A good answer might be:



Here is a very short program that writes a few doubles to a file.

import java.io.*;
class WriteDoubles
  public static void main ( String[] args ) throws IOException
    String fileName = "doubleData.dat" ;

    DataOutputStream out = new DataOutputStream(
        new BufferedOutputStream(
        new FileOutputStream( fileName  ) ) );

    out.writeDouble( 0.0 );
    out.writeDouble( 1.0 );
    out.writeDouble( 255.0 );
    out.writeDouble( -1.0 );


Primitive type double uses 64 bits, or eight bytes per value. The hex dump of "doubleData.dat" shows four groups of eight bytes. The first group is recognizable as zero, but the others are mysterious. Floating point data are represented with different bit patterns than integer data.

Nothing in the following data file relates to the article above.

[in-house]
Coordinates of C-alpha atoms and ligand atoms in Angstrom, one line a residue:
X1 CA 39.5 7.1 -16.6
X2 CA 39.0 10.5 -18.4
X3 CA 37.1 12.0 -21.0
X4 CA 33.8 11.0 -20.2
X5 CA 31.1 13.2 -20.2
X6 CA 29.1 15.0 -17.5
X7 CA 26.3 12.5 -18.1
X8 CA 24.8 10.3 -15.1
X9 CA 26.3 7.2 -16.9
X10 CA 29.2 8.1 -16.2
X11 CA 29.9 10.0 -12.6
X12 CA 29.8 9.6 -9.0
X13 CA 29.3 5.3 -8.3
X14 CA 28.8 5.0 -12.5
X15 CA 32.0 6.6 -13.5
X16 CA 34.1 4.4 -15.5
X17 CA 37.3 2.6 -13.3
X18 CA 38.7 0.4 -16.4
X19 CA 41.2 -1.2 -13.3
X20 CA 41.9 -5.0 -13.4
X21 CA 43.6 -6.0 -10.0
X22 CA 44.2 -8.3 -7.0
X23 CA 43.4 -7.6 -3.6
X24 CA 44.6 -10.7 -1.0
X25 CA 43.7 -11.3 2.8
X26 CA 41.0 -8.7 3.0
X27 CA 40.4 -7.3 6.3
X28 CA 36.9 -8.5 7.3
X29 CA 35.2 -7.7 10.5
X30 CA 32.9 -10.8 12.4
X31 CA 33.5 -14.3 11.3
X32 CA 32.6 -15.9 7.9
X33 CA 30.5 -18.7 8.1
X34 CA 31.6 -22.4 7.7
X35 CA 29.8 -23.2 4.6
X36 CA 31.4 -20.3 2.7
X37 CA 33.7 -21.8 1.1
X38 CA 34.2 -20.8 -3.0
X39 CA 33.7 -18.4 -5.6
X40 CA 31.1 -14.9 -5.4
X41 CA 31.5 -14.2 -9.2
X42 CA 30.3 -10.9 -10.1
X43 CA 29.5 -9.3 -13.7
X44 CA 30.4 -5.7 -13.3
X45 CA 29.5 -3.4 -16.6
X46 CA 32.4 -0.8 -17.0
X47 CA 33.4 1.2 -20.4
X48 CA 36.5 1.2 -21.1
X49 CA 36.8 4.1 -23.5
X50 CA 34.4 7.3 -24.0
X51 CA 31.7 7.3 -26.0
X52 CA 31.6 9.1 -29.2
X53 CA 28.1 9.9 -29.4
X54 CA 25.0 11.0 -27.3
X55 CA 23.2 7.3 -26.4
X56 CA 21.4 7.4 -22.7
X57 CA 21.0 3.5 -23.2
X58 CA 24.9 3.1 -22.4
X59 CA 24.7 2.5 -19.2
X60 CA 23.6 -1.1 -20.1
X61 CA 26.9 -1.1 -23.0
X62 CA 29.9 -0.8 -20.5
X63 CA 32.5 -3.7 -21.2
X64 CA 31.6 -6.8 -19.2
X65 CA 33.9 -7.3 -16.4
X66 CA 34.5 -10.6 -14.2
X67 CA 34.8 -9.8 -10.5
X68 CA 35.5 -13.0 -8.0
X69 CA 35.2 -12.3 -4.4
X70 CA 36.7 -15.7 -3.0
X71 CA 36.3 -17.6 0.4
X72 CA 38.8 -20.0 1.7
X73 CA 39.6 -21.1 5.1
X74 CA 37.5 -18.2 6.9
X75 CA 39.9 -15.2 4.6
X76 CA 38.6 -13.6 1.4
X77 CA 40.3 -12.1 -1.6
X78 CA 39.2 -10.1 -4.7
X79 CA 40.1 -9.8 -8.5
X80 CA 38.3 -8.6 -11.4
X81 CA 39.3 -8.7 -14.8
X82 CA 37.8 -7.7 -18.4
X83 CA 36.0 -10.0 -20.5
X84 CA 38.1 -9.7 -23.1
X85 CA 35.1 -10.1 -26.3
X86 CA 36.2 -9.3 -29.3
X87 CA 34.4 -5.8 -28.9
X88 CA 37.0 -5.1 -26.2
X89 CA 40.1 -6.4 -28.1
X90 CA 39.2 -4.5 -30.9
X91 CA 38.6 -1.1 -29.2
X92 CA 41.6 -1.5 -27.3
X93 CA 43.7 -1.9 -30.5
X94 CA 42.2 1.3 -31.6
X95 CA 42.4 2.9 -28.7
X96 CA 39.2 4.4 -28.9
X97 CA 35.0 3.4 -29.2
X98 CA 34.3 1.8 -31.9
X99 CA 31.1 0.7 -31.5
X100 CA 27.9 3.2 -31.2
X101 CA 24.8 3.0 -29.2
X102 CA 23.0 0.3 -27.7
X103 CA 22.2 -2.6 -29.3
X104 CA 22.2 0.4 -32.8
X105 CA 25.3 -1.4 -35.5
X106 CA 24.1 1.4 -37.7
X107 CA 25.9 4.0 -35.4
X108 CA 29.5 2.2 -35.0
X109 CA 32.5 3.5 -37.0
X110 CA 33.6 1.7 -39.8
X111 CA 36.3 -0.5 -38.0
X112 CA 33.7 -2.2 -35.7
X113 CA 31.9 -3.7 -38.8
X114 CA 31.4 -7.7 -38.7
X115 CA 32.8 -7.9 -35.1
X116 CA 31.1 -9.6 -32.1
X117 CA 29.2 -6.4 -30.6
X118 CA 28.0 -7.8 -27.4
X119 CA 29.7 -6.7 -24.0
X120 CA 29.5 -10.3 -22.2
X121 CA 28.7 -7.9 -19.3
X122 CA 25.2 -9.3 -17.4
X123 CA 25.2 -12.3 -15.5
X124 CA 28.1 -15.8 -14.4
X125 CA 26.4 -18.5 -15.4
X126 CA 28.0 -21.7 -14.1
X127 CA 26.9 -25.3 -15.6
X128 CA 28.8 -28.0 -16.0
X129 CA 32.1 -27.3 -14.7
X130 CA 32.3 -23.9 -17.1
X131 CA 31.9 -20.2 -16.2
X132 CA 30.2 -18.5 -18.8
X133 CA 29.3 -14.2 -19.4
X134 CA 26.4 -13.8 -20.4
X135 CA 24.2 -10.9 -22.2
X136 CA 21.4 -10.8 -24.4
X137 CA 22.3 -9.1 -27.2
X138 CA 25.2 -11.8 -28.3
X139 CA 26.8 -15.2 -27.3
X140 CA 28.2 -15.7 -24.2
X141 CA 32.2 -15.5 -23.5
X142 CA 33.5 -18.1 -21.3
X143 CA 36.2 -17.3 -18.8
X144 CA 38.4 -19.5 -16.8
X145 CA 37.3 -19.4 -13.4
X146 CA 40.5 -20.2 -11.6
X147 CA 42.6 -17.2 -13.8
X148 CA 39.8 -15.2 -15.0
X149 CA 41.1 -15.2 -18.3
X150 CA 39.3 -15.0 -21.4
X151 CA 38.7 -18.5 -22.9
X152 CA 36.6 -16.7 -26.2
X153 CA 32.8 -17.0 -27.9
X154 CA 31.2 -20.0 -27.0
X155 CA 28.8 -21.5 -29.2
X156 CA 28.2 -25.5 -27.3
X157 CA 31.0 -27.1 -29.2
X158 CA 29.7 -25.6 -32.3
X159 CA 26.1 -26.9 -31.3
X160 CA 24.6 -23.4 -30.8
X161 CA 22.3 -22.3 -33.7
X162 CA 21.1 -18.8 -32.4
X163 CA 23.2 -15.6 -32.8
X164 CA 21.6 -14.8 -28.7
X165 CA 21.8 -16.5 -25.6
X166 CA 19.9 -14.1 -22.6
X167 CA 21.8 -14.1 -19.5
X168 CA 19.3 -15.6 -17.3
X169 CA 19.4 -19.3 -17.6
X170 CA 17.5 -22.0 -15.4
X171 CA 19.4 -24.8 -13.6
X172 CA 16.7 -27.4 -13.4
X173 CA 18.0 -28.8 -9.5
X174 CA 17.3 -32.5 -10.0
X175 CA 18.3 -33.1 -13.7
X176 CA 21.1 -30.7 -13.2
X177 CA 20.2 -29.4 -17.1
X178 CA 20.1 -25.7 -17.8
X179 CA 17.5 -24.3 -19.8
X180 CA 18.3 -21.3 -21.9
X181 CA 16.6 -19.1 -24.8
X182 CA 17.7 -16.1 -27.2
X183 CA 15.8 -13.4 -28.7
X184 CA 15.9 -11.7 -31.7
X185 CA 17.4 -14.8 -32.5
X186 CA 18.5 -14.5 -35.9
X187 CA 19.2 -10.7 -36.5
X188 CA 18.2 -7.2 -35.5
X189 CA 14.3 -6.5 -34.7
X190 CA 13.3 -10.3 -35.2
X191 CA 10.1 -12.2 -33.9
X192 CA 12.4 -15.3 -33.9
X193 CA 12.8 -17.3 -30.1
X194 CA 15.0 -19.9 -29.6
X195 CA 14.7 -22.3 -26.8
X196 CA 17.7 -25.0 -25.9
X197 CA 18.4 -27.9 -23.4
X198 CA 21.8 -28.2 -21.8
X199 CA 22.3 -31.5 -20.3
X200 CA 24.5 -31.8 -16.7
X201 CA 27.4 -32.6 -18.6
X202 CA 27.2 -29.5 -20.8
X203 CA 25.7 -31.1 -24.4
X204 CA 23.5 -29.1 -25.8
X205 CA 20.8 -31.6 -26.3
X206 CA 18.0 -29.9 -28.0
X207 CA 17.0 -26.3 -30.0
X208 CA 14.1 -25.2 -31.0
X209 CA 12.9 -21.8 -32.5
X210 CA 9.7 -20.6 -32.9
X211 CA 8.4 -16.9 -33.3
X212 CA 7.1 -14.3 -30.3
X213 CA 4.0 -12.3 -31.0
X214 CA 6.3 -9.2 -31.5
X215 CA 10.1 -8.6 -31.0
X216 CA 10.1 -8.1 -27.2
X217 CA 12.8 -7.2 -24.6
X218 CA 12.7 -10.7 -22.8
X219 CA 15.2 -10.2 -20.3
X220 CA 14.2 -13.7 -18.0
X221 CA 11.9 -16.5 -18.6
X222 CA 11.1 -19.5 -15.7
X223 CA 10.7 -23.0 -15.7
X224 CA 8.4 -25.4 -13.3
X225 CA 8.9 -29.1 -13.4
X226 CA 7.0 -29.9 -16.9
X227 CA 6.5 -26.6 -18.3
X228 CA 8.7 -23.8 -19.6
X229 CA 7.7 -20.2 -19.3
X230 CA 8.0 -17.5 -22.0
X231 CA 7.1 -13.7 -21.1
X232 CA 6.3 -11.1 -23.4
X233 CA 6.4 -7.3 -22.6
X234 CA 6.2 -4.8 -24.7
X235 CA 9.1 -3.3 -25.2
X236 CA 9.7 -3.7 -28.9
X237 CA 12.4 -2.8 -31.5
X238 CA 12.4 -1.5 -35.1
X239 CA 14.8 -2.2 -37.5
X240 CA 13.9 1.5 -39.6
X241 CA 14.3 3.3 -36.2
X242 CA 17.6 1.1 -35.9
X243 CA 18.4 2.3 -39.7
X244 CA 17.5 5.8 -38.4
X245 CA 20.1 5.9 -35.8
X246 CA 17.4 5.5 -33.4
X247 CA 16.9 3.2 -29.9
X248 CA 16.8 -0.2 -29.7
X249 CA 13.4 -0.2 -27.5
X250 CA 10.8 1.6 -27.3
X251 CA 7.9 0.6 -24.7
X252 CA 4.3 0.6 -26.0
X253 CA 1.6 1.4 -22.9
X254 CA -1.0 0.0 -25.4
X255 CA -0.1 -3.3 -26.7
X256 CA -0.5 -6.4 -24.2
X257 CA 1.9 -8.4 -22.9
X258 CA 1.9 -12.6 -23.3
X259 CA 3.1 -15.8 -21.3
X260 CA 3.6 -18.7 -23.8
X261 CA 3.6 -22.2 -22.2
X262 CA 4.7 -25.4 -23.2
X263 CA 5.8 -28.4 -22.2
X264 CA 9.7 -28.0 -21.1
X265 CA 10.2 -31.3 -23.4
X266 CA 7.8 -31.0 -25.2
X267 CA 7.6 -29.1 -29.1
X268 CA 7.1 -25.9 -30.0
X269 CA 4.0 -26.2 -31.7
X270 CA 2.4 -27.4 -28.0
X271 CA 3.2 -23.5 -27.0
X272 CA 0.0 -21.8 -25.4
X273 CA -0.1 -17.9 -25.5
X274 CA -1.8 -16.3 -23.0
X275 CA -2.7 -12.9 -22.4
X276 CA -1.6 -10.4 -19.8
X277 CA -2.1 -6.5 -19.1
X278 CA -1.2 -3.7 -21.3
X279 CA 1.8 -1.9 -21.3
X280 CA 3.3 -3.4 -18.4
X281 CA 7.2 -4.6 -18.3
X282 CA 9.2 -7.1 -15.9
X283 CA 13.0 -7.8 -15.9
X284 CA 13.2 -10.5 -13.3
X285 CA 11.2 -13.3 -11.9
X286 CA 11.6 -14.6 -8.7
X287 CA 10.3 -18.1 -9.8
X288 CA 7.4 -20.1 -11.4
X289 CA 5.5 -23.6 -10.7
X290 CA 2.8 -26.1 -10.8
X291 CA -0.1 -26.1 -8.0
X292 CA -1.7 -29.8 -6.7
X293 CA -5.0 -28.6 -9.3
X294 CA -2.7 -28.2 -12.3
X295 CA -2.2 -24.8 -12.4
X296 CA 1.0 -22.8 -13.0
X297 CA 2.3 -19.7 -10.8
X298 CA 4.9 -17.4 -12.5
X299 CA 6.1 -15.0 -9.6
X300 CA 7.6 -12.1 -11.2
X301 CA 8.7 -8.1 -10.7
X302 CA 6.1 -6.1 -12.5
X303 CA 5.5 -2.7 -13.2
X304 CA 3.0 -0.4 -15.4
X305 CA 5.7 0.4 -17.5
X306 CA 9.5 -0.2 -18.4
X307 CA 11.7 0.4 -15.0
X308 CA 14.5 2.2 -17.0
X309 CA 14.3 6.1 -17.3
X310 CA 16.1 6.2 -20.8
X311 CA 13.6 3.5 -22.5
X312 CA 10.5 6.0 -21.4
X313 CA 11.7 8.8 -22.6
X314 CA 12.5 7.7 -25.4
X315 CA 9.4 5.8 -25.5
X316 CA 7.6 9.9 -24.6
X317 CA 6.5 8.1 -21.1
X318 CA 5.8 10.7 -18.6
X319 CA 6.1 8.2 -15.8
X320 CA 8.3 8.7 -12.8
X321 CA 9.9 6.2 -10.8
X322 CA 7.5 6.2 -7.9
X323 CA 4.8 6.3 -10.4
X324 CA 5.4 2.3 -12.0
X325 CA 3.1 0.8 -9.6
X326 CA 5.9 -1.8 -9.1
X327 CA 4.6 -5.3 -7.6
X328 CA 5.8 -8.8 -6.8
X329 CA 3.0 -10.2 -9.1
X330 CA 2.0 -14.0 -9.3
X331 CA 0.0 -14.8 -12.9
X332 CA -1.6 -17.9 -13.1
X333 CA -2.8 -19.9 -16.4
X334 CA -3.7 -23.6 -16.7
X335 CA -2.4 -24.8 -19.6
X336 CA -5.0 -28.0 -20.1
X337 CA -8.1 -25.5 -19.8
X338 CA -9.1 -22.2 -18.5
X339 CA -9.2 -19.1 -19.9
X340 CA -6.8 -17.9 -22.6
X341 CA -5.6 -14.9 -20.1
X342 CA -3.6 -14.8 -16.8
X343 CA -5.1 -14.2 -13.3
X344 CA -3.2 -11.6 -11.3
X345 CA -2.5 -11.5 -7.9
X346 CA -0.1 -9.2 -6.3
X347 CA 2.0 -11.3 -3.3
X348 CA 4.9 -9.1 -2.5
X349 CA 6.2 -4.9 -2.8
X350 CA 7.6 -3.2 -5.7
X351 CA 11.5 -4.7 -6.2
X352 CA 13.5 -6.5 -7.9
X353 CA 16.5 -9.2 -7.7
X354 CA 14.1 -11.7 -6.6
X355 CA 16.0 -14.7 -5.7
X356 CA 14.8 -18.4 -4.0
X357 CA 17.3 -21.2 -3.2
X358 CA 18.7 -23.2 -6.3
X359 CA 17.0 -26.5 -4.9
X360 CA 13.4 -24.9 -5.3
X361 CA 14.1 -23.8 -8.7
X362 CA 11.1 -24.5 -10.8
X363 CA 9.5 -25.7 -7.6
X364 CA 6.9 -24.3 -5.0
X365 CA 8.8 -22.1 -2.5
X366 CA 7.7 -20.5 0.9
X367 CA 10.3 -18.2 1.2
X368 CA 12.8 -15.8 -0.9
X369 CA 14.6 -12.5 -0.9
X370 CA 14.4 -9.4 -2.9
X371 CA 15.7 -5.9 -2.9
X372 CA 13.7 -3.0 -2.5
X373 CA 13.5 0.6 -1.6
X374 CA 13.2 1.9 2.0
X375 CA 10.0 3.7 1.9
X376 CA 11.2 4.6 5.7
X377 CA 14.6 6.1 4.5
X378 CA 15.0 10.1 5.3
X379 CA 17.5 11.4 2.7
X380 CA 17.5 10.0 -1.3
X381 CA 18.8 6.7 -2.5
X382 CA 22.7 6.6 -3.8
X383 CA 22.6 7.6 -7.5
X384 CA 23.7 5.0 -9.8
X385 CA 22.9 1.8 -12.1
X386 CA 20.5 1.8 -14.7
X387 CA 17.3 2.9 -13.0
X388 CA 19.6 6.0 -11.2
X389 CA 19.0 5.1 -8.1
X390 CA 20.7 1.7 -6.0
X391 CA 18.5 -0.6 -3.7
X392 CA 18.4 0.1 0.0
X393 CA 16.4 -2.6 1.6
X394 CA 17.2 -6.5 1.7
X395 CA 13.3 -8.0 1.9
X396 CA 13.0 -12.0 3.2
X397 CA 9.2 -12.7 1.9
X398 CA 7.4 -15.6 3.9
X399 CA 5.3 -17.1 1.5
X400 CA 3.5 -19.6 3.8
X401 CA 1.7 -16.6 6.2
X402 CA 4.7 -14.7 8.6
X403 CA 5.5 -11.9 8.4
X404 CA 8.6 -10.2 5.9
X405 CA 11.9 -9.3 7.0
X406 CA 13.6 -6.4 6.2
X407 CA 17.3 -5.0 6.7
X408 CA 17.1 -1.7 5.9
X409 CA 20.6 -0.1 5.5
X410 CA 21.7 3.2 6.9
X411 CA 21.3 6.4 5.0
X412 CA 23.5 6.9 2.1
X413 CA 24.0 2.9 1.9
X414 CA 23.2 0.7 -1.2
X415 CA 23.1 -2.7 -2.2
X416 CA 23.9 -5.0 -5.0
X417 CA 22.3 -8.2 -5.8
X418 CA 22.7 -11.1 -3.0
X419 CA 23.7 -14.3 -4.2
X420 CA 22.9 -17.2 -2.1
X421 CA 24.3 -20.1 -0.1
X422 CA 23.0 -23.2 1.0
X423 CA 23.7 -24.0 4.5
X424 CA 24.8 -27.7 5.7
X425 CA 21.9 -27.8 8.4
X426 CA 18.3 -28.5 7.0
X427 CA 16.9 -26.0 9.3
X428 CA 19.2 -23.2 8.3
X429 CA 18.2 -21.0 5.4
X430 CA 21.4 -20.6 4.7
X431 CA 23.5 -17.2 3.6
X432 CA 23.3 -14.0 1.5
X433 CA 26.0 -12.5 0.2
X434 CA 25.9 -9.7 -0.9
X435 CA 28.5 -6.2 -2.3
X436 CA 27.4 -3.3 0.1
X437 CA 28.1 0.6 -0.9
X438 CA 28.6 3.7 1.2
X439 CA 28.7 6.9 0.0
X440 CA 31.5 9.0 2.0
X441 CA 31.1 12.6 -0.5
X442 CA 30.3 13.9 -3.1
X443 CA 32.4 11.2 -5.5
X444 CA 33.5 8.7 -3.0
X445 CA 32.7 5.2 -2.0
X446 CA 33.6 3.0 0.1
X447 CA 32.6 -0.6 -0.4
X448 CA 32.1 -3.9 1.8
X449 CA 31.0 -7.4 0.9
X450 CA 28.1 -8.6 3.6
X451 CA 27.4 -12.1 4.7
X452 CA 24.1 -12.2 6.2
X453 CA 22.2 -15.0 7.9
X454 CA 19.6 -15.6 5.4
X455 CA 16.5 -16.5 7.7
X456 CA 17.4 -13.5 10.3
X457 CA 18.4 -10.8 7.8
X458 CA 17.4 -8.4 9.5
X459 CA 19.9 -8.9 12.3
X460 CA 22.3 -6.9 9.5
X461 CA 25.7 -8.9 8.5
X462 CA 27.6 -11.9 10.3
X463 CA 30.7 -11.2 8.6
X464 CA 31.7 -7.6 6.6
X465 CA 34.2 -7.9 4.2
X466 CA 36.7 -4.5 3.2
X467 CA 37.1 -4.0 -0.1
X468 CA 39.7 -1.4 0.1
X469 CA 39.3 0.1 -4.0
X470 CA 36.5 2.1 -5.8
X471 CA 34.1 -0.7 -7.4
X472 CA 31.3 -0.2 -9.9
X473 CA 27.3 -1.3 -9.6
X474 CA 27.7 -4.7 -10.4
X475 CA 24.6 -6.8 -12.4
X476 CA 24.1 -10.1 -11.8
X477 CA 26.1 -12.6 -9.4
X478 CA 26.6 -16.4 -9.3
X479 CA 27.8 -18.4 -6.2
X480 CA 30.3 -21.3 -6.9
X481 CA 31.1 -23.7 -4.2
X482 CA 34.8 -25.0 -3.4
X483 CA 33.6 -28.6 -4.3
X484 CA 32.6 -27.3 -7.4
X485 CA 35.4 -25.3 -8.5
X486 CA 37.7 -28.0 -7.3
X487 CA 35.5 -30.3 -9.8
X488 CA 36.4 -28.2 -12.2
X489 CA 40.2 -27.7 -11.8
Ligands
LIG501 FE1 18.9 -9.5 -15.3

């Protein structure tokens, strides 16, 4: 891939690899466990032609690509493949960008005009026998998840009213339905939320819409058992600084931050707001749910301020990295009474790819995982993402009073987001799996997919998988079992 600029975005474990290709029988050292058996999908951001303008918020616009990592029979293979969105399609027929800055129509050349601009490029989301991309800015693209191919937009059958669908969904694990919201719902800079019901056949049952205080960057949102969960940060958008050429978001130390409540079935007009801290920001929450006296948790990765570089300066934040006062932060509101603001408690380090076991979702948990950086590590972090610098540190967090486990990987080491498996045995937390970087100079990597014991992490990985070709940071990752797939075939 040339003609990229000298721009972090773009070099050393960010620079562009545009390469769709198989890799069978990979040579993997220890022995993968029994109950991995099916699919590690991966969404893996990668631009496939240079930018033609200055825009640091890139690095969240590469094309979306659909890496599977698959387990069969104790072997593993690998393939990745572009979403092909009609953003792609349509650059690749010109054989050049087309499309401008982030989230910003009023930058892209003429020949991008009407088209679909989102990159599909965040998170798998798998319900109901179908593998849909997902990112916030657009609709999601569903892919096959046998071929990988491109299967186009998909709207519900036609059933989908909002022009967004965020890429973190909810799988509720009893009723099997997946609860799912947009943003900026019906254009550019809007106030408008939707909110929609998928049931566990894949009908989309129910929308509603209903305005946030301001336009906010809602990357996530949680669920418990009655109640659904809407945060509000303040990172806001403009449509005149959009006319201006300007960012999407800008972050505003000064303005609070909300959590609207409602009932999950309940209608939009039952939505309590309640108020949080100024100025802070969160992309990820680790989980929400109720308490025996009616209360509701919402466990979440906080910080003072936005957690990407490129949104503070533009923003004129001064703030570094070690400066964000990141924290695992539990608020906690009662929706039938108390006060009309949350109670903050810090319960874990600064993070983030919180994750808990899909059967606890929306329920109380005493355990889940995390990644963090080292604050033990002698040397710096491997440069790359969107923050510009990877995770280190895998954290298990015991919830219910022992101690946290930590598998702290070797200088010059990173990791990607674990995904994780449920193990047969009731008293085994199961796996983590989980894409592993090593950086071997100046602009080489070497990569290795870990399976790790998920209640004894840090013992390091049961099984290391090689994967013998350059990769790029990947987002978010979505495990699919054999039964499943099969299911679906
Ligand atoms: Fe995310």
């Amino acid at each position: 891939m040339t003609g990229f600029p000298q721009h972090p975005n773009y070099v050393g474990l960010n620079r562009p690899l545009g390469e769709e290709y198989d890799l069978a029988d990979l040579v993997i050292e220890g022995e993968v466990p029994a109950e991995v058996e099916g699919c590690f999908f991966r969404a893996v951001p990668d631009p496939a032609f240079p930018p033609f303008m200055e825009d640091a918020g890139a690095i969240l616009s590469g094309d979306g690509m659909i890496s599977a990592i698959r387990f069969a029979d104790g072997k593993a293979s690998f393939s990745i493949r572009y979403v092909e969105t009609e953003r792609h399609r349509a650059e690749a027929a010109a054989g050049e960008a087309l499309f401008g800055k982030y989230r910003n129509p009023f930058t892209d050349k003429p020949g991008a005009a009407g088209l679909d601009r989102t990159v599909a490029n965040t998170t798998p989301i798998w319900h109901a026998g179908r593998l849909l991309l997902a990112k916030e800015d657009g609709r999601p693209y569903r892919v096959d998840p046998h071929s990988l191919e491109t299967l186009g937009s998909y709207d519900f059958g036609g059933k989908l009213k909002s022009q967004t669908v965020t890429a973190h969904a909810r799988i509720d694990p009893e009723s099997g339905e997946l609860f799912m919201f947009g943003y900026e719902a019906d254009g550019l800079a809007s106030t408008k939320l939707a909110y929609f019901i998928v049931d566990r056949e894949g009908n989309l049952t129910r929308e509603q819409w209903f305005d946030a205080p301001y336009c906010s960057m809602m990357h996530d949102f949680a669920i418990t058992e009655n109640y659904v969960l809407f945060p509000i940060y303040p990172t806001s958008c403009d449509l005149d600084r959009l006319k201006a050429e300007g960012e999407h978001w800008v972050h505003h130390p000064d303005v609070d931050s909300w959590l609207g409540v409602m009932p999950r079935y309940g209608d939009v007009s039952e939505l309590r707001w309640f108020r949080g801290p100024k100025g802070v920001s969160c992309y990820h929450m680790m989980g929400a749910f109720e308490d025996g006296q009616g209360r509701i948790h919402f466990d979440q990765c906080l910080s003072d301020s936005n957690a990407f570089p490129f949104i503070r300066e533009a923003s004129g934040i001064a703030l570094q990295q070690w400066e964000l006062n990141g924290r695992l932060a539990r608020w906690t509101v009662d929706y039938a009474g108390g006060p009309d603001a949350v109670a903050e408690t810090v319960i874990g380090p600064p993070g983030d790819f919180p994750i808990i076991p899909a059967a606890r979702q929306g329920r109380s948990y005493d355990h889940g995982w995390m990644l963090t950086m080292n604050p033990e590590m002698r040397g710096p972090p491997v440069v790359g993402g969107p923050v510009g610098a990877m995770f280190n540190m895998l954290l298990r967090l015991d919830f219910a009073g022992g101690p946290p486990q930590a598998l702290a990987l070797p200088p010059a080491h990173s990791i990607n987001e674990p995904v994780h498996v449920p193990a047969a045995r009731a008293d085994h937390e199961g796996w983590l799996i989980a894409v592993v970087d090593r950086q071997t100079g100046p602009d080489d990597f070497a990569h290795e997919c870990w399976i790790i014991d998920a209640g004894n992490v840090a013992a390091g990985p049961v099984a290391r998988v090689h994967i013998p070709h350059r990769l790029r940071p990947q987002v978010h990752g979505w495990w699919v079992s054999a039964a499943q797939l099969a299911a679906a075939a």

The right side of each line in the dump attempts to interpret the bytes as ASCII characters. The "." means that the byte does not contain a bit pattern that represents a character. Some bytes happen to contain a pattern that could be a character. One byte, part of the bytes that represent -1, contains a pattern that could represent the character "@". The byte after it contains a pattern that could represent "o".


What data type does the constructor for FileOutputStream require?